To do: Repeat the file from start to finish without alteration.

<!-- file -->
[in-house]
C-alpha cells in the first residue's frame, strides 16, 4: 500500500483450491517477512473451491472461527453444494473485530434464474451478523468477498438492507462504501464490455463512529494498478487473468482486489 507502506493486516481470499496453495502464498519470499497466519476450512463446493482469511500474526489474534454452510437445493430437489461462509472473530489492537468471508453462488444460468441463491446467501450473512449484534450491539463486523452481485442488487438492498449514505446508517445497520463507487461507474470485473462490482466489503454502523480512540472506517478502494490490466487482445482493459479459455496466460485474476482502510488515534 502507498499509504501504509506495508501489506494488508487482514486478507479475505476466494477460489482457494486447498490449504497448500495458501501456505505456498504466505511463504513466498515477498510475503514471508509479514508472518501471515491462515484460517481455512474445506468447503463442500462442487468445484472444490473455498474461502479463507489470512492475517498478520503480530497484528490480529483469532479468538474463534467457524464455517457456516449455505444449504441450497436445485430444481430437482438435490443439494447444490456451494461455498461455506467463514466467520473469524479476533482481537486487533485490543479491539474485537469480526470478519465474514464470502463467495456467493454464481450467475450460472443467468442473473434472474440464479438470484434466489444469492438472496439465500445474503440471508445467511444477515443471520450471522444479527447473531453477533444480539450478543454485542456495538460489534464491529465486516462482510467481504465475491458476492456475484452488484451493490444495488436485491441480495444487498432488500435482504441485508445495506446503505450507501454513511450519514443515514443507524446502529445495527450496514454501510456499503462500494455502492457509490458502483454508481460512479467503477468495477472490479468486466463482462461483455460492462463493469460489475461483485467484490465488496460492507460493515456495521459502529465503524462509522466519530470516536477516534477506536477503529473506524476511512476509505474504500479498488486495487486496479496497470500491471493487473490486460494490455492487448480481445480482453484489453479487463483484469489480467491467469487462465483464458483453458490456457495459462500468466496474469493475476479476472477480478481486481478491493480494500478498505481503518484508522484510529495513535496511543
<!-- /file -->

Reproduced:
[in-house]
C-alpha cells in the first residue's frame, strides 16, 4: 500500500483450491517477512473451491472461527453444494473485530434464474451478523468477498438492507462504501464490455463512529494498478487473468482486489 507502506493486516481470499496453495502464498519470499497466519476450512463446493482469511500474526489474534454452510437445493430437489461462509472473530489492537468471508453462488444460468441463491446467501450473512449484534450491539463486523452481485442488487438492498449514505446508517445497520463507487461507474470485473462490482466489503454502523480512540472506517478502494490490466487482445482493459479459455496466460485474476482502510488515534 502507498499509504501504509506495508501489506494488508487482514486478507479475505476466494477460489482457494486447498490449504497448500495458501501456505505456498504466505511463504513466498515477498510475503514471508509479514508472518501471515491462515484460517481455512474445506468447503463442500462442487468445484472444490473455498474461502479463507489470512492475517498478520503480530497484528490480529483469532479468538474463534467457524464455517457456516449455505444449504441450497436445485430444481430437482438435490443439494447444490456451494461455498461455506467463514466467520473469524479476533482481537486487533485490543479491539474485537469480526470478519465474514464470502463467495456467493454464481450467475450460472443467468442473473434472474440464479438470484434466489444469492438472496439465500445474503440471508445467511444477515443471520450471522444479527447473531453477533444480539450478543454485542456495538460489534464491529465486516462482510467481504465475491458476492456475484452488484451493490444495488436485491441480495444487498432488500435482504441485508445495506446503505450507501454513511450519514443515514443507524446502529445495527450496514454501510456499503462500494455502492457509490458502483454508481460512479467503477468495477472490479468486466463482462461483455460492462463493469460489475461483485467484490465488496460492507460493515456495521459502529465503524462509522466519530470516536477516534477506536477503529473506524476511512476509505474504500479498488486495487486496479496497470500491471493487473490486460494490455492487448480481445480482453484489453479487463483484469489480467491467469487462465483464458483453458490456457495459462500468466496474469493475476479476472477480478481486481478491493480494500478498505481503518484508522484510529495513535496511543